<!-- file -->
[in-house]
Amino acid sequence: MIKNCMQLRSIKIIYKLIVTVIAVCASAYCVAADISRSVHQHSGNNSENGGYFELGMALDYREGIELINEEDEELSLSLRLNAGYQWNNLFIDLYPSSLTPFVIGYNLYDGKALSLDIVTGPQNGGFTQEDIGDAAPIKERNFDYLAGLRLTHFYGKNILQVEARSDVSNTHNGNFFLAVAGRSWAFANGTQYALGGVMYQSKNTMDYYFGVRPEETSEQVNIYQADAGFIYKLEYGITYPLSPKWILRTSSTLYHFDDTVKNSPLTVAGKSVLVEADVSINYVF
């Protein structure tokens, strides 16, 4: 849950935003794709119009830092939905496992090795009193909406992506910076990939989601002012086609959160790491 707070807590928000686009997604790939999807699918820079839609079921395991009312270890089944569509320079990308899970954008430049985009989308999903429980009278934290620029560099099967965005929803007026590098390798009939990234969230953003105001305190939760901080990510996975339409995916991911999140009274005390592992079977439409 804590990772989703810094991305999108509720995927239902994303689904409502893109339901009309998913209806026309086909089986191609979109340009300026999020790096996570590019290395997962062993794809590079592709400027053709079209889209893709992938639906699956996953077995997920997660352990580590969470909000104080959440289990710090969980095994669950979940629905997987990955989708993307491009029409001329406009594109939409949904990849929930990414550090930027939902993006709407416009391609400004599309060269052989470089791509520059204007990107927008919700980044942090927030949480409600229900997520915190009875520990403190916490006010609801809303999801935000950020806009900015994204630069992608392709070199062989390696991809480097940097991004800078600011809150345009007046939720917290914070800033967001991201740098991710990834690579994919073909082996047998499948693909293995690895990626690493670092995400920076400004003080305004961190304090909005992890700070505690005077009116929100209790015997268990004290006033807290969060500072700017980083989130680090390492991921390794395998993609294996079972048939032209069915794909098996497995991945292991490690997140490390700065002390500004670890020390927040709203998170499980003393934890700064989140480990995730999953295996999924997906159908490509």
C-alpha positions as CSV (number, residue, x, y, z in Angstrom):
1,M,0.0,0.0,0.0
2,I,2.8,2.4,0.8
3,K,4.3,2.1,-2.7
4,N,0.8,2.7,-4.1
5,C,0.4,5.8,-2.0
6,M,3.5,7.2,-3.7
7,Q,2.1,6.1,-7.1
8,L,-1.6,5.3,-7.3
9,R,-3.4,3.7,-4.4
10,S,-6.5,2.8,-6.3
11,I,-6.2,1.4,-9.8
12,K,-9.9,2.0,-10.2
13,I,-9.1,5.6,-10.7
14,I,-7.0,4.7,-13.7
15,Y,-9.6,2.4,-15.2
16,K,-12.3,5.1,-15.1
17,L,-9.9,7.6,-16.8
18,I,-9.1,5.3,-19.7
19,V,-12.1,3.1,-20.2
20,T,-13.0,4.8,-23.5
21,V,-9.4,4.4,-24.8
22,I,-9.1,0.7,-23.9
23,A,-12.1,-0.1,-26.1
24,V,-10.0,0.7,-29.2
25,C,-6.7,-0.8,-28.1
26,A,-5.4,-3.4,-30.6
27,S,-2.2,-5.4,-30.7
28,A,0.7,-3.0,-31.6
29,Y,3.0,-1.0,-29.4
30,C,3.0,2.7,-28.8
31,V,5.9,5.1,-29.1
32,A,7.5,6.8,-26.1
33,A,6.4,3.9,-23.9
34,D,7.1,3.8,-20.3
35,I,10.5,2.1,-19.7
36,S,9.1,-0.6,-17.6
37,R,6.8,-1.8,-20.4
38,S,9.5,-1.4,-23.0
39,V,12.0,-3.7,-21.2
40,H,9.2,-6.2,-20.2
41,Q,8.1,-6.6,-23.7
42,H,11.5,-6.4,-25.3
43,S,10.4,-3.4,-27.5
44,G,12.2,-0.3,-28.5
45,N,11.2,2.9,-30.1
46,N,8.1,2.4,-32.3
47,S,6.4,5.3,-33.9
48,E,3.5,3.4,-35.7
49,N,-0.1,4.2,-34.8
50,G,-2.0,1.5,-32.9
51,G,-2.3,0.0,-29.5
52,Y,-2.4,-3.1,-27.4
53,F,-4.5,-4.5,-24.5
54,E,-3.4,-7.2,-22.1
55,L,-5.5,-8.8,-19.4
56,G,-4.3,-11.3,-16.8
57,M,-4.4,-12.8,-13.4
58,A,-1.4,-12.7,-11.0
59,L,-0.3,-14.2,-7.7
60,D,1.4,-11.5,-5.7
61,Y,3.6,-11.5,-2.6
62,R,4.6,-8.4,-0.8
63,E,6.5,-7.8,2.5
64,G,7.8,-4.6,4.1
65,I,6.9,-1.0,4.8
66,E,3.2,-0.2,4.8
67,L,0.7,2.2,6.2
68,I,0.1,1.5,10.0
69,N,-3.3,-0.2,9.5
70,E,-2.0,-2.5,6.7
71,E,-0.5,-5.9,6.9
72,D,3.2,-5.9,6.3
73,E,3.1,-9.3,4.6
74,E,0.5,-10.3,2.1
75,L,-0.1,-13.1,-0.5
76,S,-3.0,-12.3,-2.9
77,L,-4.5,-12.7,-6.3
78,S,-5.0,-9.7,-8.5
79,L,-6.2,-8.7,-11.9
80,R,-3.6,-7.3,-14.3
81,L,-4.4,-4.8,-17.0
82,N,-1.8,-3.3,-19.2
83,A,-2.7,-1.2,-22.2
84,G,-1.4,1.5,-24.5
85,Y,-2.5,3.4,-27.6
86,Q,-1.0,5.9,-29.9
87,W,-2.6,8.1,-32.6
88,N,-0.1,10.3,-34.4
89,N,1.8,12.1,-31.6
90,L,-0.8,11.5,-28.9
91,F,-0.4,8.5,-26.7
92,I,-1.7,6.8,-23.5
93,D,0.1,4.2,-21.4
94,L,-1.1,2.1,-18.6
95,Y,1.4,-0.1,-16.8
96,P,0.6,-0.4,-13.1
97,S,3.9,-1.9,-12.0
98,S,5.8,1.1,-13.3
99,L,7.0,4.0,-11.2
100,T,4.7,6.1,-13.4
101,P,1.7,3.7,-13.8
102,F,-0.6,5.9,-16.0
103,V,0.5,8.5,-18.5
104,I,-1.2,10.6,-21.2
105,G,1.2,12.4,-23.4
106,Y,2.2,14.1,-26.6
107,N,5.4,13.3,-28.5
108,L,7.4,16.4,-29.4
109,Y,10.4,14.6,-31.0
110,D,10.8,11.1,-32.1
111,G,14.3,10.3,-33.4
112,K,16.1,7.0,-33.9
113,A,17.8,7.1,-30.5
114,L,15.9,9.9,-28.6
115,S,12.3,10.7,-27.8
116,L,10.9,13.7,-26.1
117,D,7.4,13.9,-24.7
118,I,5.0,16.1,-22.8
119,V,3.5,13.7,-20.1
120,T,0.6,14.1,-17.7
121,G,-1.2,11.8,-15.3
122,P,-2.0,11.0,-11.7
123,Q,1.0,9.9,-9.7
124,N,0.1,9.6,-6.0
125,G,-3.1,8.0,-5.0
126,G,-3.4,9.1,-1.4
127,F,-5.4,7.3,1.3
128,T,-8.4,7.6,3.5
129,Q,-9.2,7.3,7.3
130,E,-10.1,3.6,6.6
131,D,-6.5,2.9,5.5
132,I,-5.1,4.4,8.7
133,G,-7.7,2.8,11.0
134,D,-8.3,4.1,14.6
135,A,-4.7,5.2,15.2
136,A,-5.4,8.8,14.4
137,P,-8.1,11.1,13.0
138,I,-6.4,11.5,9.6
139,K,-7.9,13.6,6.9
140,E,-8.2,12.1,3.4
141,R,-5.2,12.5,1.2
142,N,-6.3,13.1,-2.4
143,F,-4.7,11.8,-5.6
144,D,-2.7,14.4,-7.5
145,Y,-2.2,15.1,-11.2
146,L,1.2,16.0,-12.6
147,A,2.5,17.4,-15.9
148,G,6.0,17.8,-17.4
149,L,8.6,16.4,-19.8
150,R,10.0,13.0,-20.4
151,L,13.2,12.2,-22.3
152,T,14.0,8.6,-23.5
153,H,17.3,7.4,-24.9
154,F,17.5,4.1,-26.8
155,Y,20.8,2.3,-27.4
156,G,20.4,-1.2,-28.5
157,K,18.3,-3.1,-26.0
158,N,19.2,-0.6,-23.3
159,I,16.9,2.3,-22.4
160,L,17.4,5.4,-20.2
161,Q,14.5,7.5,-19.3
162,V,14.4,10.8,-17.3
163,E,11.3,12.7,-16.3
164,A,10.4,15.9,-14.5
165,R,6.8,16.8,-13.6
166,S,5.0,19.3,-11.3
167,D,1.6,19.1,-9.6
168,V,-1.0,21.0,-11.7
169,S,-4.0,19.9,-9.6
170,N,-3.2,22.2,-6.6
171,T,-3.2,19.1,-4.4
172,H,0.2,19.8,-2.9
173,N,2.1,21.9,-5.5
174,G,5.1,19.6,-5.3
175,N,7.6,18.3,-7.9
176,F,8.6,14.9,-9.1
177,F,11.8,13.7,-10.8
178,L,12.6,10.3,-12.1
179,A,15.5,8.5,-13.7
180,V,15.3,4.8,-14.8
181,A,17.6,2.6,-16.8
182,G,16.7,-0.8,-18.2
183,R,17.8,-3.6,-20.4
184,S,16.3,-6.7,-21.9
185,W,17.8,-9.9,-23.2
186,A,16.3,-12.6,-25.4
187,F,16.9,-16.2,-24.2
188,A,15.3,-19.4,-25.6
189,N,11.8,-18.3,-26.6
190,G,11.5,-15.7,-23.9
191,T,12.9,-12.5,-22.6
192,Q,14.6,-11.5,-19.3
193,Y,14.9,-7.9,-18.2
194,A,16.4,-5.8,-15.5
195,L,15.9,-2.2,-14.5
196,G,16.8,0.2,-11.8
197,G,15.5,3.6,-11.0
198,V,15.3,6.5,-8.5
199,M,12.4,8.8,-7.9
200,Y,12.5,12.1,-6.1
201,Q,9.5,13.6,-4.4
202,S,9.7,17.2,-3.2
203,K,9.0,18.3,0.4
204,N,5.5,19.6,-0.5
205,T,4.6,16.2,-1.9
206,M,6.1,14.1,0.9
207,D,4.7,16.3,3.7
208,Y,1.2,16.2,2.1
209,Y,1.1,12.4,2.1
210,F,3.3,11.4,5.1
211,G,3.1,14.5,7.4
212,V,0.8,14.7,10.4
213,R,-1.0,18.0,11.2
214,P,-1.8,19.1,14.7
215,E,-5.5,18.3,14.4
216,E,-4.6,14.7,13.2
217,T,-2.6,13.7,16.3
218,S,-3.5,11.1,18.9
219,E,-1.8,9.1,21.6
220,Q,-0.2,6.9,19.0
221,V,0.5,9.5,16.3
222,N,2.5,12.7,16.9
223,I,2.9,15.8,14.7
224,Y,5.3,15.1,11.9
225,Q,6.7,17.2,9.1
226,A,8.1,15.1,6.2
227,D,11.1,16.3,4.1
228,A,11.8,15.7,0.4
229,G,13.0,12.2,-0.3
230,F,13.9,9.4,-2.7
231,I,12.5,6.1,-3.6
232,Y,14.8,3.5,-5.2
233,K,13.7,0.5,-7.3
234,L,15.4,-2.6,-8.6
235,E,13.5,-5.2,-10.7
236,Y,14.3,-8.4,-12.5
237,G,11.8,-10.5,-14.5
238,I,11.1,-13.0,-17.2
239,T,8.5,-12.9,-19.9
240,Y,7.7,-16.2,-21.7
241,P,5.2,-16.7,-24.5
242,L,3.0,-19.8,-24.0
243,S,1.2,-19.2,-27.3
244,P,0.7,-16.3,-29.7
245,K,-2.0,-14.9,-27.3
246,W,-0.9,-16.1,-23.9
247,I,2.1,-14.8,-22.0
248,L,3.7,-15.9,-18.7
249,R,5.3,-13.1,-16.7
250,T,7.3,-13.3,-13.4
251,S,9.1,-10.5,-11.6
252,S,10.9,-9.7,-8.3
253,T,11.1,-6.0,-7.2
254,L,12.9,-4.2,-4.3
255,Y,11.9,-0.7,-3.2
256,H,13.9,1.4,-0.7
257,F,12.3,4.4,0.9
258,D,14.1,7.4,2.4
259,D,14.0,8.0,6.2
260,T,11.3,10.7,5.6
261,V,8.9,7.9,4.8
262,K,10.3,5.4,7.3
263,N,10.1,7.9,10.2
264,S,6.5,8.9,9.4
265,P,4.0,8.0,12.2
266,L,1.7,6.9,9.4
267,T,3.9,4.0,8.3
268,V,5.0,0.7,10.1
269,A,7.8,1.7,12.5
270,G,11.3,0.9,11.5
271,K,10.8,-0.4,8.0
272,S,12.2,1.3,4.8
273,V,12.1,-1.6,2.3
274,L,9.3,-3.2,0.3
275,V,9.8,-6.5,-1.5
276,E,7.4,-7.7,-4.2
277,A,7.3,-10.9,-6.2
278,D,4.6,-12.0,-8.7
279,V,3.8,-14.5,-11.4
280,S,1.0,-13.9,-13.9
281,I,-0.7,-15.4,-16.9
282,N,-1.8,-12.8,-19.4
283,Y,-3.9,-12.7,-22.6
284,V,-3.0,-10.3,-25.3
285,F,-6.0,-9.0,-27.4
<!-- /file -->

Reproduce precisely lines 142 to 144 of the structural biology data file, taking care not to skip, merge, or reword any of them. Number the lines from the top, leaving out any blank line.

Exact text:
138,I,-6.4,11.5,9.6
139,K,-7.9,13.6,6.9
140,E,-8.2,12.1,3.4